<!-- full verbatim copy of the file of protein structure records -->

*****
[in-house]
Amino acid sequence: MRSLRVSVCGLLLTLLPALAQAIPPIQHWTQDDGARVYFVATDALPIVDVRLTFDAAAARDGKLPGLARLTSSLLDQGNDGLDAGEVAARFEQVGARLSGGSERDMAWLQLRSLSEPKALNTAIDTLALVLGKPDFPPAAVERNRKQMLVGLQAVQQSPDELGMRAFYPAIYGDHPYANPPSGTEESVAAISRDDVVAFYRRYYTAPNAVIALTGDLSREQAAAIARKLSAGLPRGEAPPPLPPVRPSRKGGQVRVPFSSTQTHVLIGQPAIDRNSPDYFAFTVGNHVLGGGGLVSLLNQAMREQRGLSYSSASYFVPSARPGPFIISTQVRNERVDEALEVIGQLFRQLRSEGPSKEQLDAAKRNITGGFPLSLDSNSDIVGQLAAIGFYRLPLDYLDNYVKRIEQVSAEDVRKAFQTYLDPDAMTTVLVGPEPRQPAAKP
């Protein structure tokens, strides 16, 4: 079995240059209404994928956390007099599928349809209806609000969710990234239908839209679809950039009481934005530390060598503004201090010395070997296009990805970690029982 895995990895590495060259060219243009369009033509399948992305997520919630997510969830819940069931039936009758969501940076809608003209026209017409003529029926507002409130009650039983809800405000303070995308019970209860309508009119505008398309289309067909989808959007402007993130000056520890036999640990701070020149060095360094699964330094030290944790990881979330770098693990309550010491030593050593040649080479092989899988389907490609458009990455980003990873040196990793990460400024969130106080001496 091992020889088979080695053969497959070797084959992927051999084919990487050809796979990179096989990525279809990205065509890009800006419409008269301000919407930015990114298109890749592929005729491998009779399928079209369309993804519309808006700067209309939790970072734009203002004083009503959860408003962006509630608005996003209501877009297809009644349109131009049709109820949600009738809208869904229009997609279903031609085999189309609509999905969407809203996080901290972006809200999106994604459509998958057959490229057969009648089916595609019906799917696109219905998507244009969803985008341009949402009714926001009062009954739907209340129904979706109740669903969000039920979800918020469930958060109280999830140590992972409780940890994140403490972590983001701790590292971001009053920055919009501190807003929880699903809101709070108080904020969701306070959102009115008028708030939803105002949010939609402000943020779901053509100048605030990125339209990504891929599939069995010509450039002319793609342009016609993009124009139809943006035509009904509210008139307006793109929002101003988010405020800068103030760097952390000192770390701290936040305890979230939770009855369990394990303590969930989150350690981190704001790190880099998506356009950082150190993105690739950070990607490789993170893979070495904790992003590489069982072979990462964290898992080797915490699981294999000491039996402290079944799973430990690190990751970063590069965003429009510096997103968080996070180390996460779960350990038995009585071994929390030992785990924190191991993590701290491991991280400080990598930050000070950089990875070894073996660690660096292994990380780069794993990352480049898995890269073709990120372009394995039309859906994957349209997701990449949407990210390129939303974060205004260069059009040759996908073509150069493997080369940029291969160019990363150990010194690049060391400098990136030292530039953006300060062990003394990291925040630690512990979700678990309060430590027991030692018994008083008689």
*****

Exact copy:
[in-house]
Amino acid sequence: MRSLRVSVCGLLLTLLPALAQAIPPIQHWTQDDGARVYFVATDALPIVDVRLTFDAAAARDGKLPGLARLTSSLLDQGNDGLDAGEVAARFEQVGARLSGGSERDMAWLQLRSLSEPKALNTAIDTLALVLGKPDFPPAAVERNRKQMLVGLQAVQQSPDELGMRAFYPAIYGDHPYANPPSGTEESVAAISRDDVVAFYRRYYTAPNAVIALTGDLSREQAAAIARKLSAGLPRGEAPPPLPPVRPSRKGGQVRVPFSSTQTHVLIGQPAIDRNSPDYFAFTVGNHVLGGGGLVSLLNQAMREQRGLSYSSASYFVPSARPGPFIISTQVRNERVDEALEVIGQLFRQLRSEGPSKEQLDAAKRNITGGFPLSLDSNSDIVGQLAAIGFYRLPLDYLDNYVKRIEQVSAEDVRKAFQTYLDPDAMTTVLVGPEPRQPAAKP
């Protein structure tokens, strides 16, 4: 079995240059209404994928956390007099599928349809209806609000969710990234239908839209679809950039009481934005530390060598503004201090010395070997296009990805970690029982 895995990895590495060259060219243009369009033509399948992305997520919630997510969830819940069931039936009758969501940076809608003209026209017409003529029926507002409130009650039983809800405000303070995308019970209860309508009119505008398309289309067909989808959007402007993130000056520890036999640990701070020149060095360094699964330094030290944790990881979330770098693990309550010491030593050593040649080479092989899988389907490609458009990455980003990873040196990793990460400024969130106080001496 091992020889088979080695053969497959070797084959992927051999084919990487050809796979990179096989990525279809990205065509890009800006419409008269301000919407930015990114298109890749592929005729491998009779399928079209369309993804519309808006700067209309939790970072734009203002004083009503959860408003962006509630608005996003209501877009297809009644349109131009049709109820949600009738809208869904229009997609279903031609085999189309609509999905969407809203996080901290972006809200999106994604459509998958057959490229057969009648089916595609019906799917696109219905998507244009969803985008341009949402009714926001009062009954739907209340129904979706109740669903969000039920979800918020469930958060109280999830140590992972409780940890994140403490972590983001701790590292971001009053920055919009501190807003929880699903809101709070108080904020969701306070959102009115008028708030939803105002949010939609402000943020779901053509100048605030990125339209990504891929599939069995010509450039002319793609342009016609993009124009139809943006035509009904509210008139307006793109929002101003988010405020800068103030760097952390000192770390701290936040305890979230939770009855369990394990303590969930989150350690981190704001790190880099998506356009950082150190993105690739950070990607490789993170893979070495904790992003590489069982072979990462964290898992080797915490699981294999000491039996402290079944799973430990690190990751970063590069965003429009510096997103968080996070180390996460779960350990038995009585071994929390030992785990924190191991993590701290491991991280400080990598930050000070950089990875070894073996660690660096292994990380780069794993990352480049898995890269073709990120372009394995039309859906994957349209997701990449949407990210390129939303974060205004260069059009040759996908073509150069493997080369940029291969160019990363150990010194690049060391400098990136030292530039953006300060062990003394990291925040630690512990979700678990309060430590027991030692018994008083008689």